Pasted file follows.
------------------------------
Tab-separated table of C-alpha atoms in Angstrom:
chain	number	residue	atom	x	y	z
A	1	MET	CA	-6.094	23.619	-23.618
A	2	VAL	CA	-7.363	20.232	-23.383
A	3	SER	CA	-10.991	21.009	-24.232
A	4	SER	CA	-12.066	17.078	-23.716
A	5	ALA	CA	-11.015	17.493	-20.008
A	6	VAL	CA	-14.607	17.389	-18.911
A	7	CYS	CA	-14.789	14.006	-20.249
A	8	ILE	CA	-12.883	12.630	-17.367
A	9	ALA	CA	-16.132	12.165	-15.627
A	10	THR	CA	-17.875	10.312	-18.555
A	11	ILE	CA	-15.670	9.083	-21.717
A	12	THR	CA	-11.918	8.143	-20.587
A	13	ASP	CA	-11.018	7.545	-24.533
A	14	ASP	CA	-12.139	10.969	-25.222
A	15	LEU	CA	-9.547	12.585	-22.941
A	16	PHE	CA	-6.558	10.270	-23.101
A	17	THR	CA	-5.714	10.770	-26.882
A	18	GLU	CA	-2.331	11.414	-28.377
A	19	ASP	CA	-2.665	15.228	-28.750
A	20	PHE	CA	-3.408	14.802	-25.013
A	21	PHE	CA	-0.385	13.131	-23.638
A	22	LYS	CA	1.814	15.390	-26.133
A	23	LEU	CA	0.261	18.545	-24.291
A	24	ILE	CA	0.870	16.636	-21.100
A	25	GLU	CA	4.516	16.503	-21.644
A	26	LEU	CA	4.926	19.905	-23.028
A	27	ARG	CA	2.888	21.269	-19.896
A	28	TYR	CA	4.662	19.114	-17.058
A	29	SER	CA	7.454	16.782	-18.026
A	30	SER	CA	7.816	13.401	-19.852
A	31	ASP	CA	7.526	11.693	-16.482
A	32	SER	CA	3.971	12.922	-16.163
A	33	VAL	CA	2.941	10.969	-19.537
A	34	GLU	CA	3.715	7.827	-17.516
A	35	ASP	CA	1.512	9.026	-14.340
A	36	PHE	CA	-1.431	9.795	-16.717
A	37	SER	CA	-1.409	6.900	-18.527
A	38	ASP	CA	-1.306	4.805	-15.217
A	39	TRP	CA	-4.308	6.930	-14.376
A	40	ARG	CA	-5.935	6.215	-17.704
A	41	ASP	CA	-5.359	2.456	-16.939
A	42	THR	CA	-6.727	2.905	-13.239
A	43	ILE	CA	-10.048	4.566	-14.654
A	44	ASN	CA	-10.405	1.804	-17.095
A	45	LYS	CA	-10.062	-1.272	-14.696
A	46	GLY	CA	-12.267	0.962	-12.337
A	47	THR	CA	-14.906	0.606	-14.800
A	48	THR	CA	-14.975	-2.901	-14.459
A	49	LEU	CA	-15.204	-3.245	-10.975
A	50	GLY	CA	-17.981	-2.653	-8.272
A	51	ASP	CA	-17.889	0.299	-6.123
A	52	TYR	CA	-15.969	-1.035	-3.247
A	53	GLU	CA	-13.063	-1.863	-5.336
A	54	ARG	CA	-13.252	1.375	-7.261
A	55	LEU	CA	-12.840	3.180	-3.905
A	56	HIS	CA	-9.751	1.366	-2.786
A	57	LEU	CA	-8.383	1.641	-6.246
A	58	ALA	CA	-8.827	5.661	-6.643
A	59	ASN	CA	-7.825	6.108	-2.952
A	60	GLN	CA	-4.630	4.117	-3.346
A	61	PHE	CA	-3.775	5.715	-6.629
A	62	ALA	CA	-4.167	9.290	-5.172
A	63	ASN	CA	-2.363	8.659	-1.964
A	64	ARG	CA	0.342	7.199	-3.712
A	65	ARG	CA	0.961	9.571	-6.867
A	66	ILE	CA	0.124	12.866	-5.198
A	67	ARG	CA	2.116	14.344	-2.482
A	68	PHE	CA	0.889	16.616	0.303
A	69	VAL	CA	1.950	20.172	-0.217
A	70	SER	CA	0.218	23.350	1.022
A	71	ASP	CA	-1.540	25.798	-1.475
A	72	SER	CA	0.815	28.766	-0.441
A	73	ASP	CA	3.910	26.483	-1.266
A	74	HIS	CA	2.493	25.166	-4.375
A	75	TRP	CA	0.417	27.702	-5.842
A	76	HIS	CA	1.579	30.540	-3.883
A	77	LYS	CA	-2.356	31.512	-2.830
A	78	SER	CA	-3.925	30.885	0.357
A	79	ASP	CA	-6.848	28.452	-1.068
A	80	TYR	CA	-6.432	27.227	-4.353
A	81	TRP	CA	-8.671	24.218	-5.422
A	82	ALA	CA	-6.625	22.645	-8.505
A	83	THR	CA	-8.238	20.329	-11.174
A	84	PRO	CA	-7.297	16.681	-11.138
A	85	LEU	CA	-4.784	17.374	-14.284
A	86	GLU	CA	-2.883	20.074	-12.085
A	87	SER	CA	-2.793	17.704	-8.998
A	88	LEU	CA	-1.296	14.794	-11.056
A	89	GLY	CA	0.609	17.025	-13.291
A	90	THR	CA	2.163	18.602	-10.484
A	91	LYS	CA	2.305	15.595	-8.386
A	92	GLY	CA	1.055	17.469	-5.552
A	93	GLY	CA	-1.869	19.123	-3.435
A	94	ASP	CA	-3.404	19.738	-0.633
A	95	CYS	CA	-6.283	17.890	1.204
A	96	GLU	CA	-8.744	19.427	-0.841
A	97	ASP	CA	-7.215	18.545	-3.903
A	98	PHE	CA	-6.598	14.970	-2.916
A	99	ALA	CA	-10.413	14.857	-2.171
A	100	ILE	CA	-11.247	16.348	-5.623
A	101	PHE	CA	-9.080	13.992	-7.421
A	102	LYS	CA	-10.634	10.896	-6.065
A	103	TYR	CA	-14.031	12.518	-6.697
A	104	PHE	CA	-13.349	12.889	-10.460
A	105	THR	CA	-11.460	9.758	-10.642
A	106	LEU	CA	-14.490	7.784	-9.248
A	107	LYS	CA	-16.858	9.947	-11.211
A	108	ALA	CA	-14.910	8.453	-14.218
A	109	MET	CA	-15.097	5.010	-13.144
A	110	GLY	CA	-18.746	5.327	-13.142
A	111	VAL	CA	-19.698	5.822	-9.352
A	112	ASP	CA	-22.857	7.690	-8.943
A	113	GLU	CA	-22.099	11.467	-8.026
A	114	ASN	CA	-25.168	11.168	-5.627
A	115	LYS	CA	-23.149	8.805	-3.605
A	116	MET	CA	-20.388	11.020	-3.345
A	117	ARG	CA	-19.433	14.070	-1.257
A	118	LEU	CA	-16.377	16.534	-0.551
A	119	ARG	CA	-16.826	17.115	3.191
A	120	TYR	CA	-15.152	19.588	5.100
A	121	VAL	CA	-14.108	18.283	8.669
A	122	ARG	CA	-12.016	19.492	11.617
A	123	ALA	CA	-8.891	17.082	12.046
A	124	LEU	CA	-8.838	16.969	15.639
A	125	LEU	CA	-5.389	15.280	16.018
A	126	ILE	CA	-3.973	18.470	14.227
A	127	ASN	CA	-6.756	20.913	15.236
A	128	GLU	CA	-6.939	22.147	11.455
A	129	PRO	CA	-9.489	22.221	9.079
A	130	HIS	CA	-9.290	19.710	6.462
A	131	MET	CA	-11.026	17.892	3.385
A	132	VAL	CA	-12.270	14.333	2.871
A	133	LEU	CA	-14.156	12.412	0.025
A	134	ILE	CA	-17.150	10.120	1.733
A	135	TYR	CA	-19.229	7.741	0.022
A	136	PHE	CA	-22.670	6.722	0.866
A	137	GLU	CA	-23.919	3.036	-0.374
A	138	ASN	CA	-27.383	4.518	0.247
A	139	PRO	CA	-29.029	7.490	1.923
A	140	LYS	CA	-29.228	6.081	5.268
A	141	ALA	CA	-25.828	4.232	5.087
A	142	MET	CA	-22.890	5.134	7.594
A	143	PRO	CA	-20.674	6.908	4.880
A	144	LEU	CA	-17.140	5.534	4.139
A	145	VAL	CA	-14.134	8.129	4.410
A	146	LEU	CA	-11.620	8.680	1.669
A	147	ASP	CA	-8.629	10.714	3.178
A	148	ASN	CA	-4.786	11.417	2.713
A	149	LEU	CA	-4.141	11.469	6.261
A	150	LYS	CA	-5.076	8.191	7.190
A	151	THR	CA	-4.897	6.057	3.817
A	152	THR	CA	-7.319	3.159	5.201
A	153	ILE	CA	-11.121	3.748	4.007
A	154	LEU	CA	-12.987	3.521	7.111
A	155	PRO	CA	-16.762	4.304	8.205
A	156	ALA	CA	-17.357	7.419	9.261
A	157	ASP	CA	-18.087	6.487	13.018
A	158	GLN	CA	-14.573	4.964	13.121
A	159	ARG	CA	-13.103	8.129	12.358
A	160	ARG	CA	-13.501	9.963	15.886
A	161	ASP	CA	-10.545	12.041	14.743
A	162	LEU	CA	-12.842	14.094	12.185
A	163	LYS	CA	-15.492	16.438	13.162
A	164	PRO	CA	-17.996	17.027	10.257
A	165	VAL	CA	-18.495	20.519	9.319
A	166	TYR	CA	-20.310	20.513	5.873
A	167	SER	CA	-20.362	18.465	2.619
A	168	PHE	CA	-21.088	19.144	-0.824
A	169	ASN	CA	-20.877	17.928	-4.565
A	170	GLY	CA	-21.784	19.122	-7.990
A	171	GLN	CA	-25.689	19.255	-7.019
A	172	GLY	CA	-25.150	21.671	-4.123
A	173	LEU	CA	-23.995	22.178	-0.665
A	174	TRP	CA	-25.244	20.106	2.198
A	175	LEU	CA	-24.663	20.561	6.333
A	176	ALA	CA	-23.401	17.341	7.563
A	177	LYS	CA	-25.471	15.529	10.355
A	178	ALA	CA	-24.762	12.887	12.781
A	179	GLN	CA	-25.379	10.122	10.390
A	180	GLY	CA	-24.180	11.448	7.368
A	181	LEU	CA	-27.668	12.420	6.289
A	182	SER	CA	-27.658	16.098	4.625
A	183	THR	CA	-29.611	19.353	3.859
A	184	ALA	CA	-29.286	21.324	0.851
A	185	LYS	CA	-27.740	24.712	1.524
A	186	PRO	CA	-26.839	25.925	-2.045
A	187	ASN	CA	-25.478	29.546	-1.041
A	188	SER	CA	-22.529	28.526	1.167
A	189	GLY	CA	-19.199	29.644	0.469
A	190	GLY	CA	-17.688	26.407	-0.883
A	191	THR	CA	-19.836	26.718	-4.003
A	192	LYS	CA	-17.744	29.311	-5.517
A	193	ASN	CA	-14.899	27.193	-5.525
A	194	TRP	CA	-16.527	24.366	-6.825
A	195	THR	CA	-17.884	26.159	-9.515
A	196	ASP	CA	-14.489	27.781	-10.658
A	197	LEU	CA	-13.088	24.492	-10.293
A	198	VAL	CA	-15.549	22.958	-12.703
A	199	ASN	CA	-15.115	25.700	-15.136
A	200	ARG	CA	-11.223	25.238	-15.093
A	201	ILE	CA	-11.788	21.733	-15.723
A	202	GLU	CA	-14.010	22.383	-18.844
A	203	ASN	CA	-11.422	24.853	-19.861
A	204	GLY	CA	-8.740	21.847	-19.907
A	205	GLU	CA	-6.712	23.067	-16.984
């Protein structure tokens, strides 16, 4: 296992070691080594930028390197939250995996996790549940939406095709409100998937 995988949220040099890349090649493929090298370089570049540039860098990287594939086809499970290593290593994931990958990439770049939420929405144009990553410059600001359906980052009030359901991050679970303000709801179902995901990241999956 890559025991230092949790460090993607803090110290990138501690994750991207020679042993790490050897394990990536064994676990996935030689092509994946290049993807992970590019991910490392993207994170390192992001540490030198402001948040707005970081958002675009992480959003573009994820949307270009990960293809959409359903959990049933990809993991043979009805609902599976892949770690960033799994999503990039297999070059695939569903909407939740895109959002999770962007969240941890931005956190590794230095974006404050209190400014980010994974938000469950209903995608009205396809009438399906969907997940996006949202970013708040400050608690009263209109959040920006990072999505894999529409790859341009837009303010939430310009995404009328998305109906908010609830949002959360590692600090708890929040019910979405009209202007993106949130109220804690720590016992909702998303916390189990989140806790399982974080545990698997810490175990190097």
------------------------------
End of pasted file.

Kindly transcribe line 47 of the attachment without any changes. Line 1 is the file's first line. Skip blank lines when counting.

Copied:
A	45	LYS	CA	-10.062	-1.272	-14.696